The first issue the columnist looked at was the Everytown for Gun Safety’s release that claimed guns killed about 1,100 more people than vehicle accidents. This makes it look like guns are more dangerous than cars. The truth, however, is quite different. The number pushed by many groups includes suicides. In fact, the majority of the gun deaths in the U.S., about 60 percent, are suicides, not homicides. Suicides have increased over the last few years while homicides have decreased. Even non-firearm suicides increased.
“The rate of suicide in general increased from 2016 to 2017, and the increase was actually greater for the non-firearm suicide rate than for the firearm suicide rate, suggesting that something that affects suicide but is unrelated to firearms is responsible for the recent suicide increase,” said Florida State University criminologist Gary Kleck.
Combining suicide and homicide numbers doesn’t tell the true numbers. People committing suicide harm only themselves. People taking their own lives is tragic, but doesn’t constitute gun violence. Even worse, this kind of reporting trivializes the tragedy of gun violence. Additionally, it skews the numbers. Most murder victims are black, but whites have a much higher suicide rate. Many anti-gunners claim suicide rates would drop if guns weren’t accessible, but numbers from other countries show this to be wrong.
The Numbers From the Chicago Tribune Columnist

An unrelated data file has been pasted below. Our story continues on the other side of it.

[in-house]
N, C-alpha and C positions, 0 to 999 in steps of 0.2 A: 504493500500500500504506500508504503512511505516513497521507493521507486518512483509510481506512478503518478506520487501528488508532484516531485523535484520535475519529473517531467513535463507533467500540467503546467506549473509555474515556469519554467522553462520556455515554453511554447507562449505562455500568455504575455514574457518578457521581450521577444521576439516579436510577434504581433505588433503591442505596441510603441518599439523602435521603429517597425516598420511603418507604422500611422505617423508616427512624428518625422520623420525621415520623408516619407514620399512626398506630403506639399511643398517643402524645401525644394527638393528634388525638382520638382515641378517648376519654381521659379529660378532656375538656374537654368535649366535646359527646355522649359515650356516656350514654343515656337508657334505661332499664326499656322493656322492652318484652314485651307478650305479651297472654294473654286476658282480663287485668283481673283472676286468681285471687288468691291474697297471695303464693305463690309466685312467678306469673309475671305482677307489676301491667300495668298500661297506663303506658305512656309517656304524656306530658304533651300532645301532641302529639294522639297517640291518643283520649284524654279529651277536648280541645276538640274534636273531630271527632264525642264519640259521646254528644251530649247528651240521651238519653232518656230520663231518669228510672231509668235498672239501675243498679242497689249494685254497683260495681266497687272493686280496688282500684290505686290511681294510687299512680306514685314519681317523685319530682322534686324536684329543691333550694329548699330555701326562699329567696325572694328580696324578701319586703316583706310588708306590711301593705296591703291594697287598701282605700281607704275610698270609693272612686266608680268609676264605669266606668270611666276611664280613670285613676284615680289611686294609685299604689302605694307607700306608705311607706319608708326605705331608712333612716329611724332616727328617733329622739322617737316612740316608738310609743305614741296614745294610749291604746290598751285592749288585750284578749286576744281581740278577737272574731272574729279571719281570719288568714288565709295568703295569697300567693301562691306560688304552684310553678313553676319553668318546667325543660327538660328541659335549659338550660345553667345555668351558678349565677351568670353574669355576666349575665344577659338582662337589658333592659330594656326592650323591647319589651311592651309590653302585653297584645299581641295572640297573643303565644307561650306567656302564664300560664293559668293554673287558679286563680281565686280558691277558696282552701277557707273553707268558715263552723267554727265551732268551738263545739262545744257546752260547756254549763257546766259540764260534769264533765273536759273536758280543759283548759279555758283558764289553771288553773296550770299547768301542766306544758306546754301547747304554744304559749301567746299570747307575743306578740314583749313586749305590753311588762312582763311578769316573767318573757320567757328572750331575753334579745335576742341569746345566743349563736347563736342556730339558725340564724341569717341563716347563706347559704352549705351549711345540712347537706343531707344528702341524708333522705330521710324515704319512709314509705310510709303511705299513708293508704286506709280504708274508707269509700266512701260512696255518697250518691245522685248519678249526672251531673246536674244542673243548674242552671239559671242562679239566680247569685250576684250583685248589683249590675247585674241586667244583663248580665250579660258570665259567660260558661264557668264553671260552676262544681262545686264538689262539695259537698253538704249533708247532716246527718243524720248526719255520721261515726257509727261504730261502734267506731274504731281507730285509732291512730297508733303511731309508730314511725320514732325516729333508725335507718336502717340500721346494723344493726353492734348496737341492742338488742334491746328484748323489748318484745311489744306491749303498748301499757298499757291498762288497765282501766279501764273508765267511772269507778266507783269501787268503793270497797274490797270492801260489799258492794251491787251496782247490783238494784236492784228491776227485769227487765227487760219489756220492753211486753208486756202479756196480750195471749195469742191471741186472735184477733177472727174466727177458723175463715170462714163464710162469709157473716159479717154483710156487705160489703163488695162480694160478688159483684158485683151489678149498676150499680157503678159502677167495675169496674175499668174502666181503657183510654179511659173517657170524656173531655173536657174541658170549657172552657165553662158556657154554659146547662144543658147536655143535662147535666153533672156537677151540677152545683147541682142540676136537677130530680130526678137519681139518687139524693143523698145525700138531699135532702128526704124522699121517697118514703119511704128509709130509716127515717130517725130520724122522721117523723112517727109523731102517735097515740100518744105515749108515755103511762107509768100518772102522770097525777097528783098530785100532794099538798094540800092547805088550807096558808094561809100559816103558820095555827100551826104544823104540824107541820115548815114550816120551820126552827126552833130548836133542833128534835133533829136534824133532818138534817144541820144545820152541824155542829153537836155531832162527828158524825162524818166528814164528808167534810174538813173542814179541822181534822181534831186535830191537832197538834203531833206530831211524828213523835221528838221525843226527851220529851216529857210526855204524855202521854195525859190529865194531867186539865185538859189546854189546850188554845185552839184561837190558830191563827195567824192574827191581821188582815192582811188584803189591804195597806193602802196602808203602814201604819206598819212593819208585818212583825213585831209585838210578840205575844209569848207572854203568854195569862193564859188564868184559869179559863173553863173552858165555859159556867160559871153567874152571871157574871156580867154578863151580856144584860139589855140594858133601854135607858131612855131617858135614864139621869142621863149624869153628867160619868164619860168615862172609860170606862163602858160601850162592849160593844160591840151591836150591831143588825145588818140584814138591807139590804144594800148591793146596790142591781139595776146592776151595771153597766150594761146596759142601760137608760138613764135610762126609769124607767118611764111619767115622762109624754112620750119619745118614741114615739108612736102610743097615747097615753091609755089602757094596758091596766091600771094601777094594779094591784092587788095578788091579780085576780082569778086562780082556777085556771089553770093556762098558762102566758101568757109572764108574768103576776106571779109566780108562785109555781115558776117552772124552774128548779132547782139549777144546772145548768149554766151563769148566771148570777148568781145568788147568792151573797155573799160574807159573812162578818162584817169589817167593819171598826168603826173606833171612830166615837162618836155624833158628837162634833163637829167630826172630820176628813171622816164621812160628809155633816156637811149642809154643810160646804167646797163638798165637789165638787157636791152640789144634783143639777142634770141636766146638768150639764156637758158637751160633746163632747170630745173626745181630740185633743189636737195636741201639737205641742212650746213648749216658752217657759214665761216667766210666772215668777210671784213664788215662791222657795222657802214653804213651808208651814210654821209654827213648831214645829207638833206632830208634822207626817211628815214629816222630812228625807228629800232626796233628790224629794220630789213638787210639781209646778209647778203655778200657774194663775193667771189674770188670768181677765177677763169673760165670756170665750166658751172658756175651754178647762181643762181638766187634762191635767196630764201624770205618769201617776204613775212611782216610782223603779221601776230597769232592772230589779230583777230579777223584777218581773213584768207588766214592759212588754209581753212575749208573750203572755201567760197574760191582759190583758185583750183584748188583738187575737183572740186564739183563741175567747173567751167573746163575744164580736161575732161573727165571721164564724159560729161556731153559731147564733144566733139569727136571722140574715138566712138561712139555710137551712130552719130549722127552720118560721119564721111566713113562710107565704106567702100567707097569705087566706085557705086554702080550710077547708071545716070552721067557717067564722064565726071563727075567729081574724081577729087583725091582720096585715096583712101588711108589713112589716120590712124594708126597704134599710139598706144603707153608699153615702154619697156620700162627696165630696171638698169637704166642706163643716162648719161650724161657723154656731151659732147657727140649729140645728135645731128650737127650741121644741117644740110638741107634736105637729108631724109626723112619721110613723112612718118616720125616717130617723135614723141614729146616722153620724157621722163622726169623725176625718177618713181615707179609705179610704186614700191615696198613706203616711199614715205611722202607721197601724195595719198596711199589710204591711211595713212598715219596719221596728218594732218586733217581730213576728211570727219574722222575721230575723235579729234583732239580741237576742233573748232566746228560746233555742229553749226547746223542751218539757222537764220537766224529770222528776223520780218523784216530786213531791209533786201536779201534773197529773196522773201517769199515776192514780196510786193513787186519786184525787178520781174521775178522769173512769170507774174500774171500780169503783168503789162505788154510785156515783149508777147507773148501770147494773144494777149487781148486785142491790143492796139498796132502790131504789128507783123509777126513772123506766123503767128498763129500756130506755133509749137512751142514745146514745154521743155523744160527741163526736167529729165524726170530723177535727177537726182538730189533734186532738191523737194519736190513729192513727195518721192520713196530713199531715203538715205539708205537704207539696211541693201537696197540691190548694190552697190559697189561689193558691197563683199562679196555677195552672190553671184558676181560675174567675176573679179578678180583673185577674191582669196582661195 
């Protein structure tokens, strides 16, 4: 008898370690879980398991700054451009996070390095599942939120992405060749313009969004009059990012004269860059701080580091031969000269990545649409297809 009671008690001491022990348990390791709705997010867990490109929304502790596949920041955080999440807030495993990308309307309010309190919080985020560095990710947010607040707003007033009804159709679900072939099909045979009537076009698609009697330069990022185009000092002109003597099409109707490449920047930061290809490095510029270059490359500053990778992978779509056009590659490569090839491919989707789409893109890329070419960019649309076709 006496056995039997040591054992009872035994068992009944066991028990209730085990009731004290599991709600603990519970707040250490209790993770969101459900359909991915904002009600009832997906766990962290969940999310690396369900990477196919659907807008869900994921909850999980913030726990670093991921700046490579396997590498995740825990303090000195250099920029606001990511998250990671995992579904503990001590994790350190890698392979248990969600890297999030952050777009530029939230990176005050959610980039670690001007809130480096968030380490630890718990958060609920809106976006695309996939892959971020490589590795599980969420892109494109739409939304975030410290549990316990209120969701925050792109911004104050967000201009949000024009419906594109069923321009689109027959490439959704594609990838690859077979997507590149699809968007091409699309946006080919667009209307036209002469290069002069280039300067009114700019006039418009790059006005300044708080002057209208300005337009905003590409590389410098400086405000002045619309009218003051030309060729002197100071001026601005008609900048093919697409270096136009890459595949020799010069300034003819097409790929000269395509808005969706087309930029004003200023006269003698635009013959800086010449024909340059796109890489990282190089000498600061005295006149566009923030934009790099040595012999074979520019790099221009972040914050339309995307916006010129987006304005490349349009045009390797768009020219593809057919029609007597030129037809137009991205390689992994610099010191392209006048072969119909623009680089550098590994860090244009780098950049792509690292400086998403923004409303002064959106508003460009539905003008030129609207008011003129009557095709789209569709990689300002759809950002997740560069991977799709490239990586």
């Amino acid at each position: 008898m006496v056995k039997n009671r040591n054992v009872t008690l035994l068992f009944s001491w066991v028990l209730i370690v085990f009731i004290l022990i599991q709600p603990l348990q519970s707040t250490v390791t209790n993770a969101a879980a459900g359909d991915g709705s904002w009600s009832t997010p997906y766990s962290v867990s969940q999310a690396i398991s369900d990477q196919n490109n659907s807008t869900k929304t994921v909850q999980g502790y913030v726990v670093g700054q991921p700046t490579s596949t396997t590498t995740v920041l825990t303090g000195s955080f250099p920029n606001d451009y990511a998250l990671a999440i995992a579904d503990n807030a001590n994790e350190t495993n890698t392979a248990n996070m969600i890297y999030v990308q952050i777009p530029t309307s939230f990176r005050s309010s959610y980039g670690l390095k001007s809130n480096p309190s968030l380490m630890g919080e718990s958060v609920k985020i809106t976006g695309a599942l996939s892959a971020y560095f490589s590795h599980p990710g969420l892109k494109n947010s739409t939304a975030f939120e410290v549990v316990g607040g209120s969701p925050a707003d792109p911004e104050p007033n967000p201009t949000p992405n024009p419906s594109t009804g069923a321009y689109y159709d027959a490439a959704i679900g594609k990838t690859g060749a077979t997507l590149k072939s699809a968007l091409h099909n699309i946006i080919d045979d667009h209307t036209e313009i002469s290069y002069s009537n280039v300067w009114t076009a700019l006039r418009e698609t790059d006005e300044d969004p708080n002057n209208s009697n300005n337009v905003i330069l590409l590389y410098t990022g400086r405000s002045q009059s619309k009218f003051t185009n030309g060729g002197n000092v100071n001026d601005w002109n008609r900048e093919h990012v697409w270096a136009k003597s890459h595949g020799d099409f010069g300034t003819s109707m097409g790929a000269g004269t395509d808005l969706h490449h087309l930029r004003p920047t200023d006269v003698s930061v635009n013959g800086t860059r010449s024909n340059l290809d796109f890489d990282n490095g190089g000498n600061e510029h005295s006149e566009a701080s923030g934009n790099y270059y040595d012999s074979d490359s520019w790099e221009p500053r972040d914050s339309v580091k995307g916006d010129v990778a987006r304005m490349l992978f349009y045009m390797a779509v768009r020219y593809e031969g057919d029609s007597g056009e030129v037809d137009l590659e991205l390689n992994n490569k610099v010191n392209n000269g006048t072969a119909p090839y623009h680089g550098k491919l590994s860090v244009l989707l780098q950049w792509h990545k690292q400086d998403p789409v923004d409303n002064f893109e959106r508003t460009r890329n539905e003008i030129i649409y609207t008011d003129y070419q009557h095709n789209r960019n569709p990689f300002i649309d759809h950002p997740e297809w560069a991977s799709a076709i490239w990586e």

While looking at the suicide/homicide rates, the Chicago Tribune columnist brought up a couple of countries with very strict gun laws that still have suicide issues.
Japan has some of the strongest gun laws in the world. It also has one of the lowest murder rates in the world. However, Japan’s suicide rate is higher than the U.S. Additionally, almost none of the suicides in Japan are committed with firearms. Australia also has strict gun laws. After adopting the National Firearms Agreement deaths by guns — both suicide and homicide — decreased. However, both were already declining before passage of the law, but so were non-firearm homicides and suicides. In fact, Kleck concluded in a study that the new regulations “did not reduce either suicide or homicide rates below what, based on pre-1996 trends, they would have been in the absence of the NFA.”
Of course, one of the most amazing factors of all this is that even if suicides are included, car accidents still took out more Americans. Firearm deaths numbered 39,773 in total in 2017. However, the National Safety Council claims that vehicle deaths topped 40,000 that same year.